The numbers tell the story: fewer women are getting abortions in Tennessee.
According to data from the state, 636 women from the Knoxville metropolitan area terminated their pregnancy in 2017.
That's down from 991 in 2008.
Most of the induced termination of pregnancies occur seven to ten weeks into the pregnancy and 60% of the women have never had an abortion before.
Women from the Knoxville metropolitan area had 1,000 fewer abortions than those in the Nashville area. Differences in population size likely informs that data. The Chattanooga area only had 90 in 2017.
"There’s a very stark difference in abortion starting to go down and I think that that proves that the laws that we’re enacting in this state are working," Will Brewer, legal counsel for Tennessee Right to Life, said.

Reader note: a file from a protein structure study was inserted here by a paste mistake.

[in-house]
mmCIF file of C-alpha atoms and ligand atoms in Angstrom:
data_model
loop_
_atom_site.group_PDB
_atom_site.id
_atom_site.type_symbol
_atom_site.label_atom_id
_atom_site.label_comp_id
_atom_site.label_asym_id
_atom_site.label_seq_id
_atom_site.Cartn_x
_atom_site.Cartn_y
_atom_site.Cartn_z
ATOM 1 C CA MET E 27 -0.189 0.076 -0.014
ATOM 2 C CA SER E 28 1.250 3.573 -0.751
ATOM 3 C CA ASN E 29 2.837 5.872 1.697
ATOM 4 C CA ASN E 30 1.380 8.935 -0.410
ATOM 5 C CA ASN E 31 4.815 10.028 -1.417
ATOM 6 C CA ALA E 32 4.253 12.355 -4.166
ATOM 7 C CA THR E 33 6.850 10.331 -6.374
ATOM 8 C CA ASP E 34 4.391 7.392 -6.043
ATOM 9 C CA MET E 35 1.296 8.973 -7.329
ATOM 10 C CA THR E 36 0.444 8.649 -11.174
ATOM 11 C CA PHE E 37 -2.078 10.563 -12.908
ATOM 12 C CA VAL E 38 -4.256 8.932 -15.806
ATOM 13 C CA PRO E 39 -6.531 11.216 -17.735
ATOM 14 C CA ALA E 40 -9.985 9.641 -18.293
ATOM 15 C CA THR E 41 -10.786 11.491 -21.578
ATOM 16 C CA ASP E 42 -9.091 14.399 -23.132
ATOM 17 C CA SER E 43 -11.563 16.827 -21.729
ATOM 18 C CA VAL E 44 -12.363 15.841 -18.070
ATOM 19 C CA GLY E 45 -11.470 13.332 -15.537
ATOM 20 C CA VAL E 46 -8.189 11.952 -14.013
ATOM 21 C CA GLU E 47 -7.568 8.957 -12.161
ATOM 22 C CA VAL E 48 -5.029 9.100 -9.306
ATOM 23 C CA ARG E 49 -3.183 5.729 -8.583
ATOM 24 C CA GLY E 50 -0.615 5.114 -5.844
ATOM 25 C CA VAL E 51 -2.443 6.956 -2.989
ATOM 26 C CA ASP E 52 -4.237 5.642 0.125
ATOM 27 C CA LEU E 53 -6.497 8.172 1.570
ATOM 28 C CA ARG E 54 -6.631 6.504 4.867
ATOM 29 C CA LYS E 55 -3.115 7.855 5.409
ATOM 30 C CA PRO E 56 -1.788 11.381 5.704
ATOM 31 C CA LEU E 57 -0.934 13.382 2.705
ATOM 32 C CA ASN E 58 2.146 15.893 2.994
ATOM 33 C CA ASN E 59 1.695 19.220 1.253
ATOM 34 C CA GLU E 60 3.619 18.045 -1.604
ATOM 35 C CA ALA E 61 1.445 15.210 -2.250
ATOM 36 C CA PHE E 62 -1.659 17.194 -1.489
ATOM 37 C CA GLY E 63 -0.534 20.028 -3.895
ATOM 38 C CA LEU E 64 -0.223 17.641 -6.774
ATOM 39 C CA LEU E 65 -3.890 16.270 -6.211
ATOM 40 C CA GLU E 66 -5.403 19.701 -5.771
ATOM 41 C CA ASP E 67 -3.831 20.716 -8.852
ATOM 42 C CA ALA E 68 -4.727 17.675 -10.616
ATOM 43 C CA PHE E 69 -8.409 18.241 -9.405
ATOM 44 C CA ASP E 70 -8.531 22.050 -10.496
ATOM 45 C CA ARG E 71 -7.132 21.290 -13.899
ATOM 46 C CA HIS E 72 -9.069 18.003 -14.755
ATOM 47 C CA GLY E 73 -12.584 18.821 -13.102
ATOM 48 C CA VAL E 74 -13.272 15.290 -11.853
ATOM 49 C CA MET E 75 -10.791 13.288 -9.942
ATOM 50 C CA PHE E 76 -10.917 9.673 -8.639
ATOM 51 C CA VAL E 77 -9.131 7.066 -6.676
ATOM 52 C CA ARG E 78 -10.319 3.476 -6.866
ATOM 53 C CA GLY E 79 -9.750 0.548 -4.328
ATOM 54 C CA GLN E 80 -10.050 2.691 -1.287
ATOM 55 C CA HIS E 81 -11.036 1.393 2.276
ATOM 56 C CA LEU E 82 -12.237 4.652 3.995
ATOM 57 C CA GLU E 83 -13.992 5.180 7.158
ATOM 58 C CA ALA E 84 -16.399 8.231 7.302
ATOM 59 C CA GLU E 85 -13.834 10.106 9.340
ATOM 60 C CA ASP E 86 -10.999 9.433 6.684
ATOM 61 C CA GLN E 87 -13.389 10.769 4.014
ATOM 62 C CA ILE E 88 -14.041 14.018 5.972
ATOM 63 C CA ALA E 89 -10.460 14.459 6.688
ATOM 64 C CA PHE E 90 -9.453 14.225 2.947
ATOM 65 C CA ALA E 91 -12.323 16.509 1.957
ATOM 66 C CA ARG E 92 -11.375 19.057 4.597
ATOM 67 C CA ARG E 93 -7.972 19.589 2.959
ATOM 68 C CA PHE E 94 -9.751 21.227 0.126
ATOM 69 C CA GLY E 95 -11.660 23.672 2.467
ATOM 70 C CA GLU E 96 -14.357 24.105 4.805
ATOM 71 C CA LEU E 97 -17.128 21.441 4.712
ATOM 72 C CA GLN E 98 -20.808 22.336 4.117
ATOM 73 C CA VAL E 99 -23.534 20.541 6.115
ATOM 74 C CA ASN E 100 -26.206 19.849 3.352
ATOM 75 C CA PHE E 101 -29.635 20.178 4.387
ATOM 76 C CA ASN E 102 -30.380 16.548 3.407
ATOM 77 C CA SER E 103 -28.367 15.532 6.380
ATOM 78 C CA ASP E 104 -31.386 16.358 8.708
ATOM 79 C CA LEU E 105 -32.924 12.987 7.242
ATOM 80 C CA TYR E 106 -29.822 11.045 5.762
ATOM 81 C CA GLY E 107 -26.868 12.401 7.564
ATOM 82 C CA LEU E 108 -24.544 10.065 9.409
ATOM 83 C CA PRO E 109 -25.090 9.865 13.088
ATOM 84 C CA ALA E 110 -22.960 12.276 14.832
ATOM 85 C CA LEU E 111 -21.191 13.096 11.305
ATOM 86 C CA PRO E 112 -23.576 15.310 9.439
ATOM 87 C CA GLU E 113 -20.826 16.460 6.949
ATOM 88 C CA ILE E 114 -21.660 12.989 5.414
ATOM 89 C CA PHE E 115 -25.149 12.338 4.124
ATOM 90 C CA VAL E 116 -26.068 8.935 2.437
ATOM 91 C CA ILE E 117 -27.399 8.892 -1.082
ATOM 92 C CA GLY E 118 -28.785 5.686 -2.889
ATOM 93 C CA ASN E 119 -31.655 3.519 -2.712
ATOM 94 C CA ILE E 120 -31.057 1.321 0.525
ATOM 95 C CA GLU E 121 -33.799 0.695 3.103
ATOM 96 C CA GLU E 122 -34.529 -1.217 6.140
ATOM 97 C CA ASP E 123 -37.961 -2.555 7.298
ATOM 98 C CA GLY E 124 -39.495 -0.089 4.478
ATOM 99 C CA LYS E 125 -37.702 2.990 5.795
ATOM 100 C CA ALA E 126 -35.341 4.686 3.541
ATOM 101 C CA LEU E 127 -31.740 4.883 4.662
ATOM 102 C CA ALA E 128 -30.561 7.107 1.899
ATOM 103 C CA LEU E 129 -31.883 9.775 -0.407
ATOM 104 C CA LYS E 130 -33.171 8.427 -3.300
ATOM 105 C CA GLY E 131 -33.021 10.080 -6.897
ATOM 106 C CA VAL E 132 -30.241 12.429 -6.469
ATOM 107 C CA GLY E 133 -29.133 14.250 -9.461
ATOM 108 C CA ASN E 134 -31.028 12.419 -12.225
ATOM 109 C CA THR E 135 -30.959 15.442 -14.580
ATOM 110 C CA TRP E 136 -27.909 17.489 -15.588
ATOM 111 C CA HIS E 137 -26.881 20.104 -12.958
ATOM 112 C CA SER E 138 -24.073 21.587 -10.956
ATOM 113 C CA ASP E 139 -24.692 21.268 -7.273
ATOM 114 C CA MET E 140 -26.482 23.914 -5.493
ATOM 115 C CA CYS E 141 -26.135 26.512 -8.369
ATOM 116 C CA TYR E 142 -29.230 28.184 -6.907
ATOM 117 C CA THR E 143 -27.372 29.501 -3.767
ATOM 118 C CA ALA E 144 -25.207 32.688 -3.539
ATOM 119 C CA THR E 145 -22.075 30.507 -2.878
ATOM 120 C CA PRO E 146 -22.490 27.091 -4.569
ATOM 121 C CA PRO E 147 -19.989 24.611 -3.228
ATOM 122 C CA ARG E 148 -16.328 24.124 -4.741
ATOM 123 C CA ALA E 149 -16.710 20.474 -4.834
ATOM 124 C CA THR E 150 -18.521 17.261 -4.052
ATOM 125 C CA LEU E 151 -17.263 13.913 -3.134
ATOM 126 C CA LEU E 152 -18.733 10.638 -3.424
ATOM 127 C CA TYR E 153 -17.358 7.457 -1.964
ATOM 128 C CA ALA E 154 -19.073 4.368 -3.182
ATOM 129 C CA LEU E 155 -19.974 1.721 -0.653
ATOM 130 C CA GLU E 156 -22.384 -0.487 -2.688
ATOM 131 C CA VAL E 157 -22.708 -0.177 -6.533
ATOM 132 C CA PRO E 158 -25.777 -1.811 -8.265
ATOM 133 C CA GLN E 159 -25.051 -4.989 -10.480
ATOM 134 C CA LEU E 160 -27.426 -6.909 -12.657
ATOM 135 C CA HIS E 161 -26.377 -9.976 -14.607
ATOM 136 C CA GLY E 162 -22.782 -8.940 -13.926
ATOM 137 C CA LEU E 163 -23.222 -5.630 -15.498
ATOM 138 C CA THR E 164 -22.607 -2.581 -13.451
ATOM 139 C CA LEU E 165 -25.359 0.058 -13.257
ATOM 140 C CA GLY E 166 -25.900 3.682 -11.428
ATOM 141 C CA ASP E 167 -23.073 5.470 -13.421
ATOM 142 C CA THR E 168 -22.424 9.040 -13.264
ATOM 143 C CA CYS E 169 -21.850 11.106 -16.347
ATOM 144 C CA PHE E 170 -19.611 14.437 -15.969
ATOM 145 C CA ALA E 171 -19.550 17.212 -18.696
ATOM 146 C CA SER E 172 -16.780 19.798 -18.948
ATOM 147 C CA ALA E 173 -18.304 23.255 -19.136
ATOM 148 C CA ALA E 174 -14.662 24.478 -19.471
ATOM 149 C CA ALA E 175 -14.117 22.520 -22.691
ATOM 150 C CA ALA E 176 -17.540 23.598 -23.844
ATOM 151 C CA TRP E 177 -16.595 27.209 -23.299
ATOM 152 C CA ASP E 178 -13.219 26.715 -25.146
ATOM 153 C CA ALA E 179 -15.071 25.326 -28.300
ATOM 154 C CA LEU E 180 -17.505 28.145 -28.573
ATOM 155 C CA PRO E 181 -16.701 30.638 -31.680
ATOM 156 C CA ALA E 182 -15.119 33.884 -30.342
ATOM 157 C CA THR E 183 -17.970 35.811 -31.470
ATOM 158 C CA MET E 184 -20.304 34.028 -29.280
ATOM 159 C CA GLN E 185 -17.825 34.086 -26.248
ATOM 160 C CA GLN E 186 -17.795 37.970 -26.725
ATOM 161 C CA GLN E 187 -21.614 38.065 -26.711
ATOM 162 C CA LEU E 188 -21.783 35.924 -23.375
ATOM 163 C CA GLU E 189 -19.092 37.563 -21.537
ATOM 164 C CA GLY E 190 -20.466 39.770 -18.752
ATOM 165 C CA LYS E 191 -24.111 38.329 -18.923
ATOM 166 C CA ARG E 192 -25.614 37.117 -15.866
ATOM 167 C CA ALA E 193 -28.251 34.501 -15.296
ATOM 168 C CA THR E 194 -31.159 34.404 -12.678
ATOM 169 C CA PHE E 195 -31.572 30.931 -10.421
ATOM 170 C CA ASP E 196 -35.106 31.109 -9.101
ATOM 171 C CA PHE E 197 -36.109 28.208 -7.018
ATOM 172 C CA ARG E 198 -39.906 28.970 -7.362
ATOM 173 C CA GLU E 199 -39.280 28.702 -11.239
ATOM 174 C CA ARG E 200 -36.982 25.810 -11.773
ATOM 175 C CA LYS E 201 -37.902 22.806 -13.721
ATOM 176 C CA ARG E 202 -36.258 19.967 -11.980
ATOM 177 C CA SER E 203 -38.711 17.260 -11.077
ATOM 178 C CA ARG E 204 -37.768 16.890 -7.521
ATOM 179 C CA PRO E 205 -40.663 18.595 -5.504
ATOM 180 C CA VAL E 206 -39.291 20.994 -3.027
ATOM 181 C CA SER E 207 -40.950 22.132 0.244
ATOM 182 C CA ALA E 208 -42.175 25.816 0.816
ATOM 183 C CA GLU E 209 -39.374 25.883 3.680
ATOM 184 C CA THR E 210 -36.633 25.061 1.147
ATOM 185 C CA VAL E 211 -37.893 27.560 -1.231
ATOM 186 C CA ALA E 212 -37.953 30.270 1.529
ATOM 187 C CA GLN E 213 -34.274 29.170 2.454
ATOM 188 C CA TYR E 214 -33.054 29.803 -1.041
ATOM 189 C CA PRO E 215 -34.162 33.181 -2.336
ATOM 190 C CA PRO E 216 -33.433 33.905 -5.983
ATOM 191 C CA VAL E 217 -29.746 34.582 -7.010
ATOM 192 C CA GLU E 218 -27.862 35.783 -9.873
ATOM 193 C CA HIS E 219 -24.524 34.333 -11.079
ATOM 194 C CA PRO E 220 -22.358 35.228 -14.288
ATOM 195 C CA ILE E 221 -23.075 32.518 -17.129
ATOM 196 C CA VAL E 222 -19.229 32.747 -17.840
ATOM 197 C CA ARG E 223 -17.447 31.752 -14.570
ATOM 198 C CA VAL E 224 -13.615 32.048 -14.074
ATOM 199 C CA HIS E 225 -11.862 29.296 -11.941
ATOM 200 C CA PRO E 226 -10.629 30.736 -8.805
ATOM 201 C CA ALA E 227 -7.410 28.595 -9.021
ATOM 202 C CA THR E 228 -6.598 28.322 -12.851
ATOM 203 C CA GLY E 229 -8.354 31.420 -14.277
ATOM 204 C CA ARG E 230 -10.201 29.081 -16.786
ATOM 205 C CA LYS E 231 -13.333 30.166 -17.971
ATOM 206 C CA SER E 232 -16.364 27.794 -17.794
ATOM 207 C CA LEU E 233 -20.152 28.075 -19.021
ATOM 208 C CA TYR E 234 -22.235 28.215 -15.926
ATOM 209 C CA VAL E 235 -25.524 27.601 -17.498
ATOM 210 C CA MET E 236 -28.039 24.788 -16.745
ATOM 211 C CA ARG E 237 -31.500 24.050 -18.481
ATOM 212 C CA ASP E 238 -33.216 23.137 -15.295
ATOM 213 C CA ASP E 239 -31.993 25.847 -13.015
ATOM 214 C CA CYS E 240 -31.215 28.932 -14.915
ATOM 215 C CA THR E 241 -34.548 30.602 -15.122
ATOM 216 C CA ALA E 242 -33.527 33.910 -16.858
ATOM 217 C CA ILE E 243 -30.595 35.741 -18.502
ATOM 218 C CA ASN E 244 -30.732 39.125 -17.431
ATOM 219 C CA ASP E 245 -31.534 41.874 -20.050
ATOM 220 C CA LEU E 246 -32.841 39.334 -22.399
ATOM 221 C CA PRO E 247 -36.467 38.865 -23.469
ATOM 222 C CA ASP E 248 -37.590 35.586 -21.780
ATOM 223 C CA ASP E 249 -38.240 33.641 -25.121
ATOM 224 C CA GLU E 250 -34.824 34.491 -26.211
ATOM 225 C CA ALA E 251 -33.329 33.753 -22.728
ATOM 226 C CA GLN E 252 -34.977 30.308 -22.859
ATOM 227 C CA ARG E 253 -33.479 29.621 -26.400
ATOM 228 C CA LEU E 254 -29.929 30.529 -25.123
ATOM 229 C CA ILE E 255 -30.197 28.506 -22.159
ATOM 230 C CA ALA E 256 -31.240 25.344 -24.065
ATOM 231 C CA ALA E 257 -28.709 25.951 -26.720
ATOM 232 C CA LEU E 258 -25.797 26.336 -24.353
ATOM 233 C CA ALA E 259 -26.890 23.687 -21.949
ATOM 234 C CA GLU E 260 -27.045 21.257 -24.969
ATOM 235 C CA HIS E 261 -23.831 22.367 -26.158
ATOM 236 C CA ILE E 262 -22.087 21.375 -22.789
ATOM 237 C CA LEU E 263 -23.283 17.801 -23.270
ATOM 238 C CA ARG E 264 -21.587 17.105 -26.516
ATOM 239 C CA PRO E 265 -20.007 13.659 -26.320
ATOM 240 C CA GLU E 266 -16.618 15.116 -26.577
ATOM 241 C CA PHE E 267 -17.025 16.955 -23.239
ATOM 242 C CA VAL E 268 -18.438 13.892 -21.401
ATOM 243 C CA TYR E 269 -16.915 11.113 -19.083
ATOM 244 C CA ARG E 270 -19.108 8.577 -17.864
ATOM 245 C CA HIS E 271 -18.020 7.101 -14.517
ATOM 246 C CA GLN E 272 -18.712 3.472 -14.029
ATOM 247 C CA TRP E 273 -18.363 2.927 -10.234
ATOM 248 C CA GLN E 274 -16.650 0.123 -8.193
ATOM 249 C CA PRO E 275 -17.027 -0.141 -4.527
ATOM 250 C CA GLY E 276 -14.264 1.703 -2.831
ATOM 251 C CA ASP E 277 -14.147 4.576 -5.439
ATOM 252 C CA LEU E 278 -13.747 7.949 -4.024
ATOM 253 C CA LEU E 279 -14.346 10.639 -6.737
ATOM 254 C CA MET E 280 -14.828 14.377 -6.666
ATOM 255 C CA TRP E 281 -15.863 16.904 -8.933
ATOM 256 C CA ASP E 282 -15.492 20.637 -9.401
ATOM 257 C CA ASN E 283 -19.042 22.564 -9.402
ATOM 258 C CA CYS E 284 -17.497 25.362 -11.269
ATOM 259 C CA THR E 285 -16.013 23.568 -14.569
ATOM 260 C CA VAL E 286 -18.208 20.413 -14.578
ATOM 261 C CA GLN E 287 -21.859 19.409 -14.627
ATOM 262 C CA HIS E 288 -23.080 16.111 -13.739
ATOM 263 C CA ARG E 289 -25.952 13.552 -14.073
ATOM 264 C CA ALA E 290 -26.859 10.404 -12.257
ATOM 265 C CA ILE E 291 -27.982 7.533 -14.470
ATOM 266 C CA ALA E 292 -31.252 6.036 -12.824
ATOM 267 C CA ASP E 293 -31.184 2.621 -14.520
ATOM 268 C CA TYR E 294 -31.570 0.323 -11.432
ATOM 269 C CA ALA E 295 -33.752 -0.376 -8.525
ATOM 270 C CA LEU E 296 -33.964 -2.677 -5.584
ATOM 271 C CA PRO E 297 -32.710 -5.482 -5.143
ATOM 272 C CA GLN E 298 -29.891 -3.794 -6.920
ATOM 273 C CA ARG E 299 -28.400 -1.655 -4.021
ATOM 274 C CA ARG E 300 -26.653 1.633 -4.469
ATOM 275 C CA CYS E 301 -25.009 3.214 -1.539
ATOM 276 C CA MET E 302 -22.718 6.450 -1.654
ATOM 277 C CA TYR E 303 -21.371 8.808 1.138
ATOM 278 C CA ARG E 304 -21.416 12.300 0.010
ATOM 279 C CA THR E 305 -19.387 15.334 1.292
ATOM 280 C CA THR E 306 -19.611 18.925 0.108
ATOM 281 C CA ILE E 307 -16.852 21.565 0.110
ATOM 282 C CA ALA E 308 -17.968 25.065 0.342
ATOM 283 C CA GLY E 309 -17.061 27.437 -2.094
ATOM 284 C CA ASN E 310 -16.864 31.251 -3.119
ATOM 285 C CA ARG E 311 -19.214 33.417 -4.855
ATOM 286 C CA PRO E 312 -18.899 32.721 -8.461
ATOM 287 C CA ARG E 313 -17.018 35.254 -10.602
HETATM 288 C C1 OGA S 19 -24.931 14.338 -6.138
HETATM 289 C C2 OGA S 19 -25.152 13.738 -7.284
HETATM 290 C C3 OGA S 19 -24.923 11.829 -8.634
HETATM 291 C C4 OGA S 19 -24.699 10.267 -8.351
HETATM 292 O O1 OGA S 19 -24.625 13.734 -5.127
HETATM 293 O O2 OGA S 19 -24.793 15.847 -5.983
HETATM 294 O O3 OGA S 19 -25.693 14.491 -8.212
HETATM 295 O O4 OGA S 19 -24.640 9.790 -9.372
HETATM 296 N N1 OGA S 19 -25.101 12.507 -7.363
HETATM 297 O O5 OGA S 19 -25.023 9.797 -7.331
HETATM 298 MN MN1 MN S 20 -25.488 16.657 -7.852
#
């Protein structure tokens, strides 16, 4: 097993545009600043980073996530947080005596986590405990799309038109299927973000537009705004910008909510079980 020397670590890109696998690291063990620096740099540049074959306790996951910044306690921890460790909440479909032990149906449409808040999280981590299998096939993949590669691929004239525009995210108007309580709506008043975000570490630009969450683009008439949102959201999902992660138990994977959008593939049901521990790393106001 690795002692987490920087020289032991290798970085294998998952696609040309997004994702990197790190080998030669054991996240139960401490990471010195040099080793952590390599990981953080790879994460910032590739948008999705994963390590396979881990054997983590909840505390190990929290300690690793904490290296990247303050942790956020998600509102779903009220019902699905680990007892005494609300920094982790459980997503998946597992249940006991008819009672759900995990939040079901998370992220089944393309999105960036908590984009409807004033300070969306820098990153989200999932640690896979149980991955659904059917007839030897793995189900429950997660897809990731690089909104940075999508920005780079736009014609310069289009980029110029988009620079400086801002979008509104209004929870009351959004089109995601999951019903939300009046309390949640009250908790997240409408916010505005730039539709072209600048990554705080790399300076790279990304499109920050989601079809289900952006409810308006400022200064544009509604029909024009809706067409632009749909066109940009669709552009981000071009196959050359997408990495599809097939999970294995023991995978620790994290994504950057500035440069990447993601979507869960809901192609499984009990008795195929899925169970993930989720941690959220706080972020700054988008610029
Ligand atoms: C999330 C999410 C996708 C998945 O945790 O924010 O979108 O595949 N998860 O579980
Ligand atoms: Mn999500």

After one new law passed in 2014, the statewide abortion rate dropped more than 10%.
"So now women have 48 hours to think about their options," he said. "They're given more information on alternatives."
Max Carwile, a community organizer at Knoxville's Planned Parenthood says the new regulations make it harder for women to access care.
"I had an abortion in 2011," she said. "And I talk to people all the time who have an abortion this year, in the year 2019, and definitely the hoops they have to jump through are ridiculous."
She says improved birth control access has brought the rate down for the number of women seeking abortions.
"Since 2012, access to birth control has significantly increased thanks to the Affordable Care Act."
But Carwile acknowledges laws like the 48-hour waiting period make it difficult for abortion clinics to operate.
"There are a lot of restrictions placed on health clinics," she said. "That made it hard for some providers to keep staying open providing services."
Carwile says in 2011 there were 14 abortion providers in the state. Now there are eight.
There are two clinics in Knoxville. Planned Parenthood provides the abortion pill. Another clinic also offers surgical abortions.